We all love the Oscars. The celebrities, the red carpet looks, the joy of watching your favorite performers take home the gold – it’s a great time! Since the first Academy Awards in 1929, people have gathered around the TV every year to see which of their favorite actors will win a coveted Oscar. The show covers everything from the best actors and directors to the year’s most impressive screenplays. While The Academy might snub a more-than-deserving film or performance at times, the Oscars can be influential to the progression of one’s career in the industry. Unfortunately, fans have noticed a few categories that are ignored every ceremony – most notably, for stunts in cinema.
The world is arguably more familiar with movie stunts than the Oscars themselves. Actors and stunt doubles work hard on-set to show us what the human body is capable of, and it’s not uncommon for them to get hurt on the job for the sake of giving us a fantastic performance. Despite all their dedication, they will not walk away with an Academy Award; no stunt performer ever has. Indeed, it’s a crime that the Oscars do not even have a category dedicated to stunts yet, and thousands of petitioners seem to agree. Here’s why the Oscars need to add a Best Stunt category to their list of annual awards.
Are There Awards for Stunt Performers?
Currently, there are no awards given at the Oscars for stunt performers. Other award shows (like the Taurus World Stunt Awards) include this category, but the Academy Awards have gone almost a century without regard to the intense work performers put in when performing dangerous stunts. The Academy of Motion Picture Arts and Sciences has yet to give us an explanation as to why that is. They’ve certainly acknowledged that stunts are an important part of cinema; they’ve given out Humanitarian Awards and produced articles on the importance of stunt work and technology, so why not give out an Oscar? Given the prevalence of action and stunts with modern franchises such as the MCU, it’s odd that the Academy still has yet to add the Best Stunt category to the show.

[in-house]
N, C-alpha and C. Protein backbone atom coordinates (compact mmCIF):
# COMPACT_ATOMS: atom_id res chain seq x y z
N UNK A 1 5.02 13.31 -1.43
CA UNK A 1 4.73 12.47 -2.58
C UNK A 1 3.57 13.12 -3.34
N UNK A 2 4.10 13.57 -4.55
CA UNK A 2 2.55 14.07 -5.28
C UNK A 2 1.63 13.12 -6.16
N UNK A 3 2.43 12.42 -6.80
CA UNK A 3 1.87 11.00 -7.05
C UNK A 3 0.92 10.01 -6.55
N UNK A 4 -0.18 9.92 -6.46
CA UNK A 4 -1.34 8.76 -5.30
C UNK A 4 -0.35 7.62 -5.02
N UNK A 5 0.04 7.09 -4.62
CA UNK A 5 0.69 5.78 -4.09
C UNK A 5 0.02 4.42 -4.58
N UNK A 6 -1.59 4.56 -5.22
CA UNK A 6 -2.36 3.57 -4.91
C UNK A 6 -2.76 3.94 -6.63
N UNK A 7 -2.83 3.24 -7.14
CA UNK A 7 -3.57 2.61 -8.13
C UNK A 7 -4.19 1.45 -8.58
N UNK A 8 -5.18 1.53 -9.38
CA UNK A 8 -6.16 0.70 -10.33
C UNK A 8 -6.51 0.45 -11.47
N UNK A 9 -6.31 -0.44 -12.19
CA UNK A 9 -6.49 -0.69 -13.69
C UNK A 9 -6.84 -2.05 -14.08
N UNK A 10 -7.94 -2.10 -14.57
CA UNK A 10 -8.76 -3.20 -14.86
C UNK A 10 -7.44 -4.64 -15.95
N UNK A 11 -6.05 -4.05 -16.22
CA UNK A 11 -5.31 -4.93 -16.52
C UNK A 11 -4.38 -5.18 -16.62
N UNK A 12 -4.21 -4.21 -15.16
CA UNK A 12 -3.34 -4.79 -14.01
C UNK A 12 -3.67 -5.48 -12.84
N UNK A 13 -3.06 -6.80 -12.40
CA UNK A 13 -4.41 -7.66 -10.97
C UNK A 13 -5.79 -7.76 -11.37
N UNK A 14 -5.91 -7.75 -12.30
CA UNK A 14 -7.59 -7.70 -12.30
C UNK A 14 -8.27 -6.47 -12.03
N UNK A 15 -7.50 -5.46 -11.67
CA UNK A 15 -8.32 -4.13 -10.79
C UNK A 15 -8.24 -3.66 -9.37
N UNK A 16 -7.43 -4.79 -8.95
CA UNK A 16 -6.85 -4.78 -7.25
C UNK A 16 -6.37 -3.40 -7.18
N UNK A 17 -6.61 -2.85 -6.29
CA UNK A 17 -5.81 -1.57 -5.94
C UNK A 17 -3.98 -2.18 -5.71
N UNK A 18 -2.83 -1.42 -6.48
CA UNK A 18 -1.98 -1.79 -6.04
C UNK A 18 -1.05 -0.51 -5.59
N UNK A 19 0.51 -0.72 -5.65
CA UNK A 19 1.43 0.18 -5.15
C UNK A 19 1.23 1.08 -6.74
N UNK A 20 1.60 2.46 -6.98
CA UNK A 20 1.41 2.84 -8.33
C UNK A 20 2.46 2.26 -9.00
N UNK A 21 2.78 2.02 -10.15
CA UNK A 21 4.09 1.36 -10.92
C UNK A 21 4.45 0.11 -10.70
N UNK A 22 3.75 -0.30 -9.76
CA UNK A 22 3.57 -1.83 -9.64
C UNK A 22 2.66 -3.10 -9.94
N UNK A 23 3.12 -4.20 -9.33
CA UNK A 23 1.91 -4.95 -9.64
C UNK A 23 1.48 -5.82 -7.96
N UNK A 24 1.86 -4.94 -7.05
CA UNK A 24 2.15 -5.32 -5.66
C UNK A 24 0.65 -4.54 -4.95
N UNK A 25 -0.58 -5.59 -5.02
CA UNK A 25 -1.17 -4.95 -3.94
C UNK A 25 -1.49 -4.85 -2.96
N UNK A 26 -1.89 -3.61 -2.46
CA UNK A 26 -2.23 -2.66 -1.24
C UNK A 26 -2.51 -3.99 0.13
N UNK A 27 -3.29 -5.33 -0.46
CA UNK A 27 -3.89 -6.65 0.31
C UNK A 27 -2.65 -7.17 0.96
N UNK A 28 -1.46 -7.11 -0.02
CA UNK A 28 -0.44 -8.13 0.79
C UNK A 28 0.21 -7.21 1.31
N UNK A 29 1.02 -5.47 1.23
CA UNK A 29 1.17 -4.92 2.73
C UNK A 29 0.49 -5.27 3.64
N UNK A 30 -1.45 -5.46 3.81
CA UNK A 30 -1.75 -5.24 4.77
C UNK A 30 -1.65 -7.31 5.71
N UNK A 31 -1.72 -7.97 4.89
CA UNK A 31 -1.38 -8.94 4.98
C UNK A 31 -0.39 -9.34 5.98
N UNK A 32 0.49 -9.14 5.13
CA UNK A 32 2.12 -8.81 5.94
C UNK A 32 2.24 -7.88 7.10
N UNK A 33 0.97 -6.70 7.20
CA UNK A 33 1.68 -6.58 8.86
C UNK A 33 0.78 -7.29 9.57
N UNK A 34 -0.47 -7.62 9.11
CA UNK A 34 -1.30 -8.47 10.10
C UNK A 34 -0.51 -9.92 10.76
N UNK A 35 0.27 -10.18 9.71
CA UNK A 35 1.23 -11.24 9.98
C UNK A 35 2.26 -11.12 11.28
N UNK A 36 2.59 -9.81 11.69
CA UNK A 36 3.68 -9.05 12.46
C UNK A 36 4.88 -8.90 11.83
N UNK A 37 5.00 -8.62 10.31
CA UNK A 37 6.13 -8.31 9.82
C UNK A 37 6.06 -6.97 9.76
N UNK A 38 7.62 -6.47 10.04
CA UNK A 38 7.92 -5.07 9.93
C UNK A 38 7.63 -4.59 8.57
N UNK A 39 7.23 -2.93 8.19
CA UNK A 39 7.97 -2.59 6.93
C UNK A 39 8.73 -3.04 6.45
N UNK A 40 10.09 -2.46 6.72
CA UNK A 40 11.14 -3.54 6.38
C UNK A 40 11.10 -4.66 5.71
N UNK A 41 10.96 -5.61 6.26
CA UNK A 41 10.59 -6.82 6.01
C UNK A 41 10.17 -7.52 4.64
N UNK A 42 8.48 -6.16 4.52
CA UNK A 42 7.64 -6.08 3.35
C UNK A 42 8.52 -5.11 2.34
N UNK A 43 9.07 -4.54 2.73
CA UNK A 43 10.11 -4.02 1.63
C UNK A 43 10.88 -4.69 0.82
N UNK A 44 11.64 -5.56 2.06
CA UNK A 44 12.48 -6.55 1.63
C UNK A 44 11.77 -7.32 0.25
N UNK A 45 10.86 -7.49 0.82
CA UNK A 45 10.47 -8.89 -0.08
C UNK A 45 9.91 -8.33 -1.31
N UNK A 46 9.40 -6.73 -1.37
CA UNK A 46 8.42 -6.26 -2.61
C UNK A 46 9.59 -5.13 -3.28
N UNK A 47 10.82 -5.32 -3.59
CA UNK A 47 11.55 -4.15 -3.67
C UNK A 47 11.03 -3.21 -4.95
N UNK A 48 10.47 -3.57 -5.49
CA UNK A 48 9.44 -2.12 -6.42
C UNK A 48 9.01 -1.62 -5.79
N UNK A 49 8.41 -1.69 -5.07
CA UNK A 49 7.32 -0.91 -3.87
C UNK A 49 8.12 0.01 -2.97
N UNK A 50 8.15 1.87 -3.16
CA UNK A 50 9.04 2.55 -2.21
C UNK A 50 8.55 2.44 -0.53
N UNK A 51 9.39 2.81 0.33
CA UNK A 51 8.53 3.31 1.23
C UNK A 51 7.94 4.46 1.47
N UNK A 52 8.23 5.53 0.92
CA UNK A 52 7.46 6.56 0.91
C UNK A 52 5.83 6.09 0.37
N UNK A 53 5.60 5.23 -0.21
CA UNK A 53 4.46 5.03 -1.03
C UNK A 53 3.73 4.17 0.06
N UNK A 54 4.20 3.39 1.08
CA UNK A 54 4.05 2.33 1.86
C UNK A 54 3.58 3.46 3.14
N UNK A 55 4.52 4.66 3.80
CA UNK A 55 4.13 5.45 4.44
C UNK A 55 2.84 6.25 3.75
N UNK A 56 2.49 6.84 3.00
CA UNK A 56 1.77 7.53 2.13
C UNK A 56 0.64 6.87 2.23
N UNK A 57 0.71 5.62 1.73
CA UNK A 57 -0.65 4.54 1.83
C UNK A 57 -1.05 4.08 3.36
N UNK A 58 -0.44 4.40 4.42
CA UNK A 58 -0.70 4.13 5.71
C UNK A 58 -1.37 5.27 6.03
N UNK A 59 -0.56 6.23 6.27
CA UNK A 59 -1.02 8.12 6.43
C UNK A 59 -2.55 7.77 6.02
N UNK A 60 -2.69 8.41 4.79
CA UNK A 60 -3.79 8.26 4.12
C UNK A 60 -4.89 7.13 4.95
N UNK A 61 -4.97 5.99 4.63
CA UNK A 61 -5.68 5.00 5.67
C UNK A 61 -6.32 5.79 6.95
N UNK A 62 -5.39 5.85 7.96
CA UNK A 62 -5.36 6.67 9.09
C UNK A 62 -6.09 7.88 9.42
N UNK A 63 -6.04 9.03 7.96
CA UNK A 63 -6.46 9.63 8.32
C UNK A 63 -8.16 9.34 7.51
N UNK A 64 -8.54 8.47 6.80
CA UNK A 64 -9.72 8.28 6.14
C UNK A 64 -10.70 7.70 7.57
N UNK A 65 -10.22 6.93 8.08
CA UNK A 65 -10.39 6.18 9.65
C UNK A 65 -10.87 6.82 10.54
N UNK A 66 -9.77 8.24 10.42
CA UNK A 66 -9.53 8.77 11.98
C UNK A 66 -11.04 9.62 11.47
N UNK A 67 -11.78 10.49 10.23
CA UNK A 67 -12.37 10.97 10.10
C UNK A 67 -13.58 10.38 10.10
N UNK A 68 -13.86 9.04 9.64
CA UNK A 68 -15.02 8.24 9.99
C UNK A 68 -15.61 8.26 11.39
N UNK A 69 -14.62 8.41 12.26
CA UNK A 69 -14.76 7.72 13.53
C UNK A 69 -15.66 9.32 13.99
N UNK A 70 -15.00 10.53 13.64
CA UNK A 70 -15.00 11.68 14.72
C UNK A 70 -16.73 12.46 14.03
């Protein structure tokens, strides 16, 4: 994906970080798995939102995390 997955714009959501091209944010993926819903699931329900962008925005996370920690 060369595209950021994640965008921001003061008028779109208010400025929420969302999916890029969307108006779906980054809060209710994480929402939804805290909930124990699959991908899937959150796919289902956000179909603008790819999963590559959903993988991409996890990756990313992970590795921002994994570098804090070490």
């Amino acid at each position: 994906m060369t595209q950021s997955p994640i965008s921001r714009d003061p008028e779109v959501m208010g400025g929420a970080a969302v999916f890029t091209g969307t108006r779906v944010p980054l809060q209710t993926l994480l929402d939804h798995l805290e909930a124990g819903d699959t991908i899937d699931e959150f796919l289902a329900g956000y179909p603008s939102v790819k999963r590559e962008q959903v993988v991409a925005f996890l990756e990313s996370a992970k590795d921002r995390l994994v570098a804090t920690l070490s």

There Are Stunt Scenes in Almost Every Genre
Stunts aren’t limited to action movies. You can look at any horror movie, rom-com, sci-fi flick or even a biopic and find stunt scenes scattered throughout the mix. Sure, grand combat sequences, fist-fights and death-defying leaps of faith are more cinematic by comparison, but stunt performers enhance movies of all genres with moves that push the human body to its limit. 1987’s Overboard is an adorable riches-to-rags love story that features several characters jumping off of boats into the ocean; Kane Hodder graced the Friday the 13th franchise with his dedication to the physically demanding role of Jason Voorhees. From combat scenes in Paths of Glory to racing through space stations in Interstellar, some of the greatest moments in silver screen history are owed to stunt work. You would notice if stunts suddenly disappeared from cinema – movies would seem more wooden, and the action genre would be all but nonexistent.
Stunt Artists Are Some Of The Hardest Workers